Assivavi Agbogbe | July 23, 2023
Sitan Traoré is a young literacy teacher in Kita, a town more than 400 kilometres from Kayes in Mali. Every Thursday evening, she takes advantage of her literacy classes to engage in discussions on abortion. Ms. Traoré makes her fellow citizens aware of the possibility of having a legal abortion when necessary in order to reduce the risks associated with secret abortions. Berthe Diarafa Sissoko is a midwife. She believes that women resort to secret abortions because of ignorance of the law and the prejudices of Malian society. Ms. Traoré urges women to seek a legal abortion if necessary to preserve their health.
It’s 2:30 on a Thursday afternoon in Kita, a town 400 kilometres from the Kayes region of Mali. Sitan Traoré, a literacy teacher, settles into her classroom at the Kayes Teaching Academy. She teaches reading and writing to adult men and women who haven’t had the chance to go to school. In addition to her literacy classes, every Thursday, Ms. Traoré discusses the importance of legal abortion with the learners.
She says: “During the discussions, one of the learners who had been raped confessed that she had resorted to secret abortion because of prejudice. Today, she can no longer give birth because her uterus has been damaged.”
Ms. Traoré takes advantage of her literacy class to raise awareness among her fellow citizens of how legal abortions poser a lower risk to women than secret abortions. She says: “I raise awareness in my community so that women don’t suffer the trauma of an unsafe abortion. I live with the after-effects of a secret abortion, and I wouldn’t wish that on another woman.”
Ms. Traoré explains that she is a victim of secret abortion. She says: “I was 17 when I got pregnant. My boyfriend and I opted for a secret abortion because abortion is forbidden in Mali. I lost blood for months, suffered trauma, and almost lost my life.” Ms. Traoré says she resorted to a secret abortion because of prejudices about pregnancies outside marriage.
Today, thanks to medical and psychological care, Ms. Traoré is healthy. She is educating her community to abandon secret abortions. During discussions, she uses her story to explain the consequences of secret abortions. She tells her students that despite the ban on abortion in Mali, in cases of rape or incest, a woman or girl is allowed to have an abortion after consulting a doctor. She says, “In talking to my community, I realized that they didn’t know that legal abortion was possible in certain situations.”
Berthe Diarafa Sissoko is a midwife at the Centre Médico-Social in commune V, Bamako. She says: “In addition to the legal prohibition, Malian society is not in favor of abortion. It is very attached to religion. When a woman dares to have an abortion, her community considers her an outcast. I salute Ms. Traoré’s courage in defying these taboos to raise awareness through her story.”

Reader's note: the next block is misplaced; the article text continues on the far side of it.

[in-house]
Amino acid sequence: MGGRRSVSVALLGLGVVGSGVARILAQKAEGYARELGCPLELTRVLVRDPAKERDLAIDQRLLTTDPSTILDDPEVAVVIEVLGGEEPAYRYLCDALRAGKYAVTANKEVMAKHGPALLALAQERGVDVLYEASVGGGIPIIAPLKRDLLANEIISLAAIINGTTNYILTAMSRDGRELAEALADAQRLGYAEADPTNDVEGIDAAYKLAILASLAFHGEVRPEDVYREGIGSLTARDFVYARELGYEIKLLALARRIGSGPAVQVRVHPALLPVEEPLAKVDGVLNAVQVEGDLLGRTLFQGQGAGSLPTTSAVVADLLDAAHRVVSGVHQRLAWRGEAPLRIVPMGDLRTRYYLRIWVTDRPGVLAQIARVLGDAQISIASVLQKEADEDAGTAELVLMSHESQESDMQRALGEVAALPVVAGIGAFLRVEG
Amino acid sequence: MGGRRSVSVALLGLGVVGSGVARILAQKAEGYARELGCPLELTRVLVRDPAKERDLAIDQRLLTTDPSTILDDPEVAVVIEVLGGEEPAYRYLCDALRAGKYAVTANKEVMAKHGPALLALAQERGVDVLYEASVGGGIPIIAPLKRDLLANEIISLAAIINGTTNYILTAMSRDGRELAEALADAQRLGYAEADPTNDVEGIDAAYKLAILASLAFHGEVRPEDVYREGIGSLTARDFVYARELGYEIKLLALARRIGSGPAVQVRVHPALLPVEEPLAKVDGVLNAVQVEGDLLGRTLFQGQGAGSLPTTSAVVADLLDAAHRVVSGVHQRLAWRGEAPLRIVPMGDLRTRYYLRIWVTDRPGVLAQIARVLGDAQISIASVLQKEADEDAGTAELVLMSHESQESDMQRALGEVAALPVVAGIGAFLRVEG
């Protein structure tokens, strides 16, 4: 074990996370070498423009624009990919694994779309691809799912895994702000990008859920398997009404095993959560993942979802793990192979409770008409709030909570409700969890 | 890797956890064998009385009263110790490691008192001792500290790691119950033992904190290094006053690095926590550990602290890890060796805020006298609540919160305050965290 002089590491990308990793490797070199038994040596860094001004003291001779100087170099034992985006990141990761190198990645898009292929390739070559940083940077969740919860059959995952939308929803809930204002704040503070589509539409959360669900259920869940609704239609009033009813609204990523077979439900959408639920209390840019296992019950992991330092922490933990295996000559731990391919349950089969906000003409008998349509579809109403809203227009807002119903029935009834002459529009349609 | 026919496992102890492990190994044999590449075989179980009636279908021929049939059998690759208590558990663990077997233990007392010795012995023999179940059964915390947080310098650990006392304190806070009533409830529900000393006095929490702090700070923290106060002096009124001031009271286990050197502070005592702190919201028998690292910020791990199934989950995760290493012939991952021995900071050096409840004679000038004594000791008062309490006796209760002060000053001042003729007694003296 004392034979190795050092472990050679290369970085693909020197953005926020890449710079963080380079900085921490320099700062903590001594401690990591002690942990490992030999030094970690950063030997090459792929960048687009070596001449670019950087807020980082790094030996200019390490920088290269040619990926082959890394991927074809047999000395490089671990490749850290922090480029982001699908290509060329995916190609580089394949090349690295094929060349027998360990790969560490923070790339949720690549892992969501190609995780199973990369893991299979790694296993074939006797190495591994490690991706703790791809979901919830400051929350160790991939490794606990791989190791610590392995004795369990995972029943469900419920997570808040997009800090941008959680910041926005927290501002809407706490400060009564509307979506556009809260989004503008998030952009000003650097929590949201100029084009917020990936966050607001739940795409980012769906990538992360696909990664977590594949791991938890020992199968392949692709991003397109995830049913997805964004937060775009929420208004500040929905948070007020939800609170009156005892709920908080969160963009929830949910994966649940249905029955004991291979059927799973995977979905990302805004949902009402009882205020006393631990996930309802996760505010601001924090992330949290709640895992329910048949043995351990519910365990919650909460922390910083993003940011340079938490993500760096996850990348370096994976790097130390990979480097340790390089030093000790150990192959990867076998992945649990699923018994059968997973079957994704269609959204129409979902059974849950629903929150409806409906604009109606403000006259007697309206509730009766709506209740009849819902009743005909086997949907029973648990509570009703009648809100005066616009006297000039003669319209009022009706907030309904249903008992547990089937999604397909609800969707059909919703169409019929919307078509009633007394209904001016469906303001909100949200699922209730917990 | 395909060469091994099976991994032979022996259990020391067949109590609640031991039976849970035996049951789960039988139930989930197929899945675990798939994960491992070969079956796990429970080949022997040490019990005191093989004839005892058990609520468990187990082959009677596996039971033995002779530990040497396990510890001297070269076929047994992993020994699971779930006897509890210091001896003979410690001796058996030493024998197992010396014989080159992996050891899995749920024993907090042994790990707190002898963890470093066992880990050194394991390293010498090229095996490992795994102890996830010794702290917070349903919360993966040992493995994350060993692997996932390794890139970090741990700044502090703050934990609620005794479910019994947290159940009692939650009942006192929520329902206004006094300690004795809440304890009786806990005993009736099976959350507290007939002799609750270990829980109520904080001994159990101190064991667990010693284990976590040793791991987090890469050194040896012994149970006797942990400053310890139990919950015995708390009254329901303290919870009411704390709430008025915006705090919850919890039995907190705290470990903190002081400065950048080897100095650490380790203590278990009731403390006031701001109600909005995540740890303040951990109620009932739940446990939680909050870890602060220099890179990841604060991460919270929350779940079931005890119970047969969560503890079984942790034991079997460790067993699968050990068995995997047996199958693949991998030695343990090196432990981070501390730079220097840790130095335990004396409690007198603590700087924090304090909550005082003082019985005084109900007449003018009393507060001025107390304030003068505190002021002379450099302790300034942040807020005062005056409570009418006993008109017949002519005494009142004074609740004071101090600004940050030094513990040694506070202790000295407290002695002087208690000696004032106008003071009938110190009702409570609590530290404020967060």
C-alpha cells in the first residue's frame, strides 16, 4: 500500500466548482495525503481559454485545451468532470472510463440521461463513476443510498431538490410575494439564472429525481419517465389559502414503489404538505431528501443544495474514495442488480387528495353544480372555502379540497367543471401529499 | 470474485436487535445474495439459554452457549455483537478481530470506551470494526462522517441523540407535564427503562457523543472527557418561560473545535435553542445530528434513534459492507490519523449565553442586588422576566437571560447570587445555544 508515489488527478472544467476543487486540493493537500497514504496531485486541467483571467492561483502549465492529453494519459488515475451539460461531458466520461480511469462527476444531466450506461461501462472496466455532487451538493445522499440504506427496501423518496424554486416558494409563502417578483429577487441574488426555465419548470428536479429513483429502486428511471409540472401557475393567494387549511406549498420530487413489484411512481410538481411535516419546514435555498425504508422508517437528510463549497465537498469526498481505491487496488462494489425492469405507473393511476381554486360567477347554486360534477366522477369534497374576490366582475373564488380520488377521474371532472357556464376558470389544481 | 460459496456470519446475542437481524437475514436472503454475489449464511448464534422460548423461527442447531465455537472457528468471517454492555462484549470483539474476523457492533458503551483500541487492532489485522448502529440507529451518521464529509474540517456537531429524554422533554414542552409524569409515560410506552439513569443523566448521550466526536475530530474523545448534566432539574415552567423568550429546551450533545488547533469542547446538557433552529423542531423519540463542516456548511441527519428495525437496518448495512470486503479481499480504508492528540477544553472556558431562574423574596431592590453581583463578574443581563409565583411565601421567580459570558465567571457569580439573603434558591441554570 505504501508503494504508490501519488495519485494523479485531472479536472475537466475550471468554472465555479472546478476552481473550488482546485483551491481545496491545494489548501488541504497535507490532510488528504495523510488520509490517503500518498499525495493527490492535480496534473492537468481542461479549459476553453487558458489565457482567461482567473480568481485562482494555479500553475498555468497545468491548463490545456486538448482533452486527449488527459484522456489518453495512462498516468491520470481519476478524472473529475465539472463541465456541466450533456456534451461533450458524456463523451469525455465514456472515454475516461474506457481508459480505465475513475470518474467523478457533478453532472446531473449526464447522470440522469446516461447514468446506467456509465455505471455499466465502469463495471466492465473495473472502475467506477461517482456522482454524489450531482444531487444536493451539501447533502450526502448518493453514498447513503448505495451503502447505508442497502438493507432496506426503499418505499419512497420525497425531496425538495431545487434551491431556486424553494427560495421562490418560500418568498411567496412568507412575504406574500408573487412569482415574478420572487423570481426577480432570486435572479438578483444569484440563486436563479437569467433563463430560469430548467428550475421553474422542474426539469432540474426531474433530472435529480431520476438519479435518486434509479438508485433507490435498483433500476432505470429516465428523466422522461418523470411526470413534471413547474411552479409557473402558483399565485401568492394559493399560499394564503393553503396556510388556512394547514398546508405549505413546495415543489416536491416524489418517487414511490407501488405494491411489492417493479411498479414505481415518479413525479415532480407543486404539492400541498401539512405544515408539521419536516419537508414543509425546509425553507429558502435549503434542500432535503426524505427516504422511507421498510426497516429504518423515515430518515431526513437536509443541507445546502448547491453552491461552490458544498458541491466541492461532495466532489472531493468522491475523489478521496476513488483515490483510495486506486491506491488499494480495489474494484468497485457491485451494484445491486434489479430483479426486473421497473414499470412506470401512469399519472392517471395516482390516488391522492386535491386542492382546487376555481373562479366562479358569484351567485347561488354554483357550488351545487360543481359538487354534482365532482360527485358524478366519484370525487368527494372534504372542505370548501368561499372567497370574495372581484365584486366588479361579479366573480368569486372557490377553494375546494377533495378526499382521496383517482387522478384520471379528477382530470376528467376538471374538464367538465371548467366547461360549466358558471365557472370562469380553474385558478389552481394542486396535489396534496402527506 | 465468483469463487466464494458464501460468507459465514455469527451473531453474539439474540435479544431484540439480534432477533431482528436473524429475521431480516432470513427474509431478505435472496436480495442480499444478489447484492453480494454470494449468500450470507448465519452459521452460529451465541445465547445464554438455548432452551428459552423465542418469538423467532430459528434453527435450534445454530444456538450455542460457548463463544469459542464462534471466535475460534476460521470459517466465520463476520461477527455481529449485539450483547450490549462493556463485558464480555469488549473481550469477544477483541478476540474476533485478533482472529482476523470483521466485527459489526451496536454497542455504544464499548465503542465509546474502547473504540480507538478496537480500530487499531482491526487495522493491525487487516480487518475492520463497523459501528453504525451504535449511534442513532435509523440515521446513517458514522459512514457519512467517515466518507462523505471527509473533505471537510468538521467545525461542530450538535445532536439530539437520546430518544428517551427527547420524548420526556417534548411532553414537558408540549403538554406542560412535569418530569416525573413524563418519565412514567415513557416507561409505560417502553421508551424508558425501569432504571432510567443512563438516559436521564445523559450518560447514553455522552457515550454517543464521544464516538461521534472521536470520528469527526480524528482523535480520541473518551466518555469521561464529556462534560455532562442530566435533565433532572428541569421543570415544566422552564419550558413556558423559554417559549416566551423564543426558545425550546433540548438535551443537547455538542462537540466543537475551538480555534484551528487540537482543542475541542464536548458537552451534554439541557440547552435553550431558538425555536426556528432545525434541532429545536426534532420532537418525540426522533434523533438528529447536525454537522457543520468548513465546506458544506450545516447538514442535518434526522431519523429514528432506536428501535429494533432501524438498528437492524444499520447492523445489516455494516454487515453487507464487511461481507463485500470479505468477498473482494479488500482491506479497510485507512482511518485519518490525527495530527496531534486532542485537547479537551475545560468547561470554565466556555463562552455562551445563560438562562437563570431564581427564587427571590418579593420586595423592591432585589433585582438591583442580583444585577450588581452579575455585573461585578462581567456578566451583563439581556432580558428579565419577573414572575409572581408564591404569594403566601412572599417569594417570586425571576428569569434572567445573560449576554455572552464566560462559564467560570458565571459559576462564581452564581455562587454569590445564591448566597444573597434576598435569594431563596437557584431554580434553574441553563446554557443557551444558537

In addition to the prejudice they suffer, women who have secret abortions suffer risks to their sexual and reproductive health. Ms. Sissoko says that after a secret abortion, a woman’s health can be seriously compromised. The woman may have a ruptured uterus or severe haemorrhage. Other consequences include damage to the genital tract, perforation of the uterus, and infections, which can cause infertility. Women may also suffer from psychological trauma related to the abortion.
Amos Goïta is a sociologist and lecturer at the University of Ségou. He believes that women and girls are increasingly resorting to secret abortions despite the risks, due to ignorance of the law and prejudice. Mr. Goïta states that the secret abortion rate for women and girls in Mali increased from 19% to 23.3% between 2014 and 2019.
He advises women who have been victims of rape or incest to consult a gynecologist in order to benefit from a legal abortion if necessary.
Ms. Sissoko welcomes Ms. Traoré’s initiative. She believes that raising awareness of the risks of secret abortions can help people understand the dangers and abandon the practice. She says that, in addition to Ms. Traoré, awareness-raising is also taking place in Mali’s health centres.
Ms. Traoré concludes: “Life is sacred. But abortion is necessary in certain situations to save a woman’s life. That’s why we must continue to raise awareness in our communities of the need to choose a legal abortion in such situations.”
This resource was produced through the “HÉRÈ – Women’s Well-Being in Mali” initiative, which aims to improve the sexual and reproductive health well-being of women and girls and to strengthen the prevention of and response to gender-based violence in Sikasso, Ségou, Mopti, and the district of Bamako in Mali. The project is implemented by the HÉRÈ – MSI Mali Consortium, in partnership with Farm Radio International (RRI) and Women in Law and Development in Africa (WiLDAF) with funding from Global Affairs Canada.